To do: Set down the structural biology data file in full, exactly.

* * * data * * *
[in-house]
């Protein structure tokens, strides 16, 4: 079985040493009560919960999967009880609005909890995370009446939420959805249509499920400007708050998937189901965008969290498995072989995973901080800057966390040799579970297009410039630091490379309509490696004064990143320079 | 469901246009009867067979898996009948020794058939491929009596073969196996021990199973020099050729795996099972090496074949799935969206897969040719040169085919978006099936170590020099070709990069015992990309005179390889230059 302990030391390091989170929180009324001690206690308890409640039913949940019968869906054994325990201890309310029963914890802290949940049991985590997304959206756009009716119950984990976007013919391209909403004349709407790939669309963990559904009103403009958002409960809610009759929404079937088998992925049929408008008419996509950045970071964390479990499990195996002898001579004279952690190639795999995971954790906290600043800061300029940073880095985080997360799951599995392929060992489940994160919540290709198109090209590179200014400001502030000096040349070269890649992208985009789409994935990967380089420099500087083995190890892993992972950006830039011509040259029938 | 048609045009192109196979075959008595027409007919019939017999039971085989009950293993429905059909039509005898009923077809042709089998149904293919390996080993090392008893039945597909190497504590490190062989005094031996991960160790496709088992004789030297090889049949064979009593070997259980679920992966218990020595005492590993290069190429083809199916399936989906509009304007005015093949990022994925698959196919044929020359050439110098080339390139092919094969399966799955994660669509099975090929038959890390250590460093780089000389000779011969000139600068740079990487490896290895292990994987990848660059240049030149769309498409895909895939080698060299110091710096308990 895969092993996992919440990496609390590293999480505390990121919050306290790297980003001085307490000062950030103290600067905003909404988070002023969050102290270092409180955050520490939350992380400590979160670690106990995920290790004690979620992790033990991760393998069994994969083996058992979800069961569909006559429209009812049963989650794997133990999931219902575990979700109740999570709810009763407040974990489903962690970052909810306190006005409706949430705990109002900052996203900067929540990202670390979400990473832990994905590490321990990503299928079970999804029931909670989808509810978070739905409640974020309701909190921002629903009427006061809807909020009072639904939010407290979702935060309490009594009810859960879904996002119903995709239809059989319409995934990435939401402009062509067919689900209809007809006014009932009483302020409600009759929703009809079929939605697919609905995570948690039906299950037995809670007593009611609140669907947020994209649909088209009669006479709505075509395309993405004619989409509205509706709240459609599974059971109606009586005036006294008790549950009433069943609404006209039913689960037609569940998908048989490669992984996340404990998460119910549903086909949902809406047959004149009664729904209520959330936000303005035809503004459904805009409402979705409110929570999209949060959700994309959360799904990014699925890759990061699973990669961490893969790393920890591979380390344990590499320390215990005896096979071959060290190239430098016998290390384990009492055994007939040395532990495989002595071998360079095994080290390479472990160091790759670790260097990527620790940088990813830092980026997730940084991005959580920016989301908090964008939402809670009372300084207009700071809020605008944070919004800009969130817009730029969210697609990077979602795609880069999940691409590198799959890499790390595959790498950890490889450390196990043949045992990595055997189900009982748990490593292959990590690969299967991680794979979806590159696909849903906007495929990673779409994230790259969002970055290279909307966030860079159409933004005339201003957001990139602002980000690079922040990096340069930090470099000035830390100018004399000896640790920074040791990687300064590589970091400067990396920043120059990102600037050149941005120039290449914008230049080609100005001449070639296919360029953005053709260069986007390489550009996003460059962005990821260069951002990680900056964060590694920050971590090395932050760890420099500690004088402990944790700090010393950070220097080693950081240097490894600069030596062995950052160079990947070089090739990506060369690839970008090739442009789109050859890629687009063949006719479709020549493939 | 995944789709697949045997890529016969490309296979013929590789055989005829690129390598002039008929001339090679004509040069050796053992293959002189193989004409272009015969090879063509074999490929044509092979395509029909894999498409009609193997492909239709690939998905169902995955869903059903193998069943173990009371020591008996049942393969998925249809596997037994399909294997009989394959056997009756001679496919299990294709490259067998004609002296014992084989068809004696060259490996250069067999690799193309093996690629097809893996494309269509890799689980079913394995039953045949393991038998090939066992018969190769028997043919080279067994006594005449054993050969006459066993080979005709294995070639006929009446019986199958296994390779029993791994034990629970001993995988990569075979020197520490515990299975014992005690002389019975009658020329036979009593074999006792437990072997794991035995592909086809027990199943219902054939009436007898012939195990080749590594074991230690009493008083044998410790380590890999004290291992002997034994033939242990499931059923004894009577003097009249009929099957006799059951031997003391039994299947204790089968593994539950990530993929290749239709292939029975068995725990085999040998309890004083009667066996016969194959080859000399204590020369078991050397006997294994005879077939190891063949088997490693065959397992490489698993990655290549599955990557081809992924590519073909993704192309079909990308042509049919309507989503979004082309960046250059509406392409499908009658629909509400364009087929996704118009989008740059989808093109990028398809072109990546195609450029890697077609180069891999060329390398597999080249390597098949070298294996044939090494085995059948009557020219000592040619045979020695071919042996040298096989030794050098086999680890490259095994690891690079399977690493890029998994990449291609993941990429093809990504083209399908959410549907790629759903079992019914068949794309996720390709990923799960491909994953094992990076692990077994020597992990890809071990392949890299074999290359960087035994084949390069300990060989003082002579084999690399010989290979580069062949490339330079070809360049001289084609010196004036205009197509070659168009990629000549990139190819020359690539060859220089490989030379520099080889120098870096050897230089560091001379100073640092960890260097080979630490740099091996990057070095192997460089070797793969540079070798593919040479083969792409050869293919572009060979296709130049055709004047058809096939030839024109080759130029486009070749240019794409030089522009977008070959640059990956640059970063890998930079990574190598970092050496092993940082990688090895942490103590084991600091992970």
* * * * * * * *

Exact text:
[in-house]
């Protein structure tokens, strides 16, 4: 079985040493009560919960999967009880609005909890995370009446939420959805249509499920400007708050998937189901965008969290498995072989995973901080800057966390040799579970297009410039630091490379309509490696004064990143320079 | 469901246009009867067979898996009948020794058939491929009596073969196996021990199973020099050729795996099972090496074949799935969206897969040719040169085919978006099936170590020099070709990069015992990309005179390889230059 302990030391390091989170929180009324001690206690308890409640039913949940019968869906054994325990201890309310029963914890802290949940049991985590997304959206756009009716119950984990976007013919391209909403004349709407790939669309963990559904009103403009958002409960809610009759929404079937088998992925049929408008008419996509950045970071964390479990499990195996002898001579004279952690190639795999995971954790906290600043800061300029940073880095985080997360799951599995392929060992489940994160919540290709198109090209590179200014400001502030000096040349070269890649992208985009789409994935990967380089420099500087083995190890892993992972950006830039011509040259029938 | 048609045009192109196979075959008595027409007919019939017999039971085989009950293993429905059909039509005898009923077809042709089998149904293919390996080993090392008893039945597909190497504590490190062989005094031996991960160790496709088992004789030297090889049949064979009593070997259980679920992966218990020595005492590993290069190429083809199916399936989906509009304007005015093949990022994925698959196919044929020359050439110098080339390139092919094969399966799955994660669509099975090929038959890390250590460093780089000389000779011969000139600068740079990487490896290895292990994987990848660059240049030149769309498409895909895939080698060299110091710096308990 895969092993996992919440990496609390590293999480505390990121919050306290790297980003001085307490000062950030103290600067905003909404988070002023969050102290270092409180955050520490939350992380400590979160670690106990995920290790004690979620992790033990991760393998069994994969083996058992979800069961569909006559429209009812049963989650794997133990999931219902575990979700109740999570709810009763407040974990489903962690970052909810306190006005409706949430705990109002900052996203900067929540990202670390979400990473832990994905590490321990990503299928079970999804029931909670989808509810978070739905409640974020309701909190921002629903009427006061809807909020009072639904939010407290979702935060309490009594009810859960879904996002119903995709239809059989319409995934990435939401402009062509067919689900209809007809006014009932009483302020409600009759929703009809079929939605697919609905995570948690039906299950037995809670007593009611609140669907947020994209649909088209009669006479709505075509395309993405004619989409509205509706709240459609599974059971109606009586005036006294008790549950009433069943609404006209039913689960037609569940998908048989490669992984996340404990998460119910549903086909949902809406047959004149009664729904209520959330936000303005035809503004459904805009409402979705409110929570999209949060959700994309959360799904990014699925890759990061699973990669961490893969790393920890591979380390344990590499320390215990005896096979071959060290190239430098016998290390384990009492055994007939040395532990495989002595071998360079095994080290390479472990160091790759670790260097990527620790940088990813830092980026997730940084991005959580920016989301908090964008939402809670009372300084207009700071809020605008944070919004800009969130817009730029969210697609990077979602795609880069999940691409590198799959890499790390595959790498950890490889450390196990043949045992990595055997189900009982748990490593292959990590690969299967991680794979979806590159696909849903906007495929990673779409994230790259969002970055290279909307966030860079159409933004005339201003957001990139602002980000690079922040990096340069930090470099000035830390100018004399000896640790920074040791990687300064590589970091400067990396920043120059990102600037050149941005120039290449914008230049080609100005001449070639296919360029953005053709260069986007390489550009996003460059962005990821260069951002990680900056964060590694920050971590090395932050760890420099500690004088402990944790700090010393950070220097080693950081240097490894600069030596062995950052160079990947070089090739990506060369690839970008090739442009789109050859890629687009063949006719479709020549493939 | 995944789709697949045997890529016969490309296979013929590789055989005829690129390598002039008929001339090679004509040069050796053992293959002189193989004409272009015969090879063509074999490929044509092979395509029909894999498409009609193997492909239709690939998905169902995955869903059903193998069943173990009371020591008996049942393969998925249809596997037994399909294997009989394959056997009756001679496919299990294709490259067998004609002296014992084989068809004696060259490996250069067999690799193309093996690629097809893996494309269509890799689980079913394995039953045949393991038998090939066992018969190769028997043919080279067994006594005449054993050969006459066993080979005709294995070639006929009446019986199958296994390779029993791994034990629970001993995988990569075979020197520490515990299975014992005690002389019975009658020329036979009593074999006792437990072997794991035995592909086809027990199943219902054939009436007898012939195990080749590594074991230690009493008083044998410790380590890999004290291992002997034994033939242990499931059923004894009577003097009249009929099957006799059951031997003391039994299947204790089968593994539950990530993929290749239709292939029975068995725990085999040998309890004083009667066996016969194959080859000399204590020369078991050397006997294994005879077939190891063949088997490693065959397992490489698993990655290549599955990557081809992924590519073909993704192309079909990308042509049919309507989503979004082309960046250059509406392409499908009658629909509400364009087929996704118009989008740059989808093109990028398809072109990546195609450029890697077609180069891999060329390398597999080249390597098949070298294996044939090494085995059948009557020219000592040619045979020695071919042996040298096989030794050098086999680890490259095994690891690079399977690493890029998994990449291609993941990429093809990504083209399908959410549907790629759903079992019914068949794309996720390709990923799960491909994953094992990076692990077994020597992990890809071990392949890299074999290359960087035994084949390069300990060989003082002579084999690399010989290979580069062949490339330079070809360049001289084609010196004036205009197509070659168009990629000549990139190819020359690539060859220089490989030379520099080889120098870096050897230089560091001379100073640092960890260097080979630490740099091996990057070095192997460089070797793969540079070798593919040479083969792409050869293919572009060979296709130049055709004047058809096939030839024109080759130029486009070749240019794409030089522009977008070959640059990956640059970063890998930079990574190598970092050496092993940082990688090895942490103590084991600091992970």